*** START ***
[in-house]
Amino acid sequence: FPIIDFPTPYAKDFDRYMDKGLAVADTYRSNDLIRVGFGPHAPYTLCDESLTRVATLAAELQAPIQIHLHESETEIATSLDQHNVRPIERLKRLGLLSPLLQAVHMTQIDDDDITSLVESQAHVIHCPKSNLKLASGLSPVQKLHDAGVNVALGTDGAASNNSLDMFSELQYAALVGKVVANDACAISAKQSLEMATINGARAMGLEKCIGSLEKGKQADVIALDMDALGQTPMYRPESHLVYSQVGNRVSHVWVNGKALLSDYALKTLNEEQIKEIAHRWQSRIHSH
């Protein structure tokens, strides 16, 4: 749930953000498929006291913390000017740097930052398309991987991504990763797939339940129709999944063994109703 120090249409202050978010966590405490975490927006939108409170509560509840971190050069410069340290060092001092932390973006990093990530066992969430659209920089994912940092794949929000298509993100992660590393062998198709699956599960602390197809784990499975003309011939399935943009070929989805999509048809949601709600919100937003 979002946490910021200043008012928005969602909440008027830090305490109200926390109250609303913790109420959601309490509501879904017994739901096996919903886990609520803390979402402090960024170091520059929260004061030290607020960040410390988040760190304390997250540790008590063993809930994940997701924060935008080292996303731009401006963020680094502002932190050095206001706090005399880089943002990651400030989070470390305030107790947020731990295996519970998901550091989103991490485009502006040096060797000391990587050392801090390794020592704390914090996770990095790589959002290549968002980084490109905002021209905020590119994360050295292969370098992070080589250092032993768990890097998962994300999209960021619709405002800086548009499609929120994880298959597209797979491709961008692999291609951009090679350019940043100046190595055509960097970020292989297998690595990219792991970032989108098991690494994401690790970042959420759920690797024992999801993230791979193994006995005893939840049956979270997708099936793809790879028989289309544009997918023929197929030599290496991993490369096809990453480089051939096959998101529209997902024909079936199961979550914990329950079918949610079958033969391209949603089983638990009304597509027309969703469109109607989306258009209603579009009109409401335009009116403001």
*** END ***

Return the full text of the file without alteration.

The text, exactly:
[in-house]
Amino acid sequence: FPIIDFPTPYAKDFDRYMDKGLAVADTYRSNDLIRVGFGPHAPYTLCDESLTRVATLAAELQAPIQIHLHESETEIATSLDQHNVRPIERLKRLGLLSPLLQAVHMTQIDDDDITSLVESQAHVIHCPKSNLKLASGLSPVQKLHDAGVNVALGTDGAASNNSLDMFSELQYAALVGKVVANDACAISAKQSLEMATINGARAMGLEKCIGSLEKGKQADVIALDMDALGQTPMYRPESHLVYSQVGNRVSHVWVNGKALLSDYALKTLNEEQIKEIAHRWQSRIHSH
């Protein structure tokens, strides 16, 4: 749930953000498929006291913390000017740097930052398309991987991504990763797939339940129709999944063994109703 120090249409202050978010966590405490975490927006939108409170509560509840971190050069410069340290060092001092932390973006990093990530066992969430659209920089994912940092794949929000298509993100992660590393062998198709699956599960602390197809784990499975003309011939399935943009070929989805999509048809949601709600919100937003 979002946490910021200043008012928005969602909440008027830090305490109200926390109250609303913790109420959601309490509501879904017994739901096996919903886990609520803390979402402090960024170091520059929260004061030290607020960040410390988040760190304390997250540790008590063993809930994940997701924060935008080292996303731009401006963020680094502002932190050095206001706090005399880089943002990651400030989070470390305030107790947020731990295996519970998901550091989103991490485009502006040096060797000391990587050392801090390794020592704390914090996770990095790589959002290549968002980084490109905002021209905020590119994360050295292969370098992070080589250092032993768990890097998962994300999209960021619709405002800086548009499609929120994880298959597209797979491709961008692999291609951009090679350019940043100046190595055509960097970020292989297998690595990219792991970032989108098991690494994401690790970042959420759920690797024992999801993230791979193994006995005893939840049956979270997708099936793809790879028989289309544009997918023929197929030599290496991993490369096809990453480089051939096959998101529209997902024909079936199961979550914990329950079918949610079958033969391209949603089983638990009304597509027309969703469109109607989306258009209603579009009109409401335009009116403001």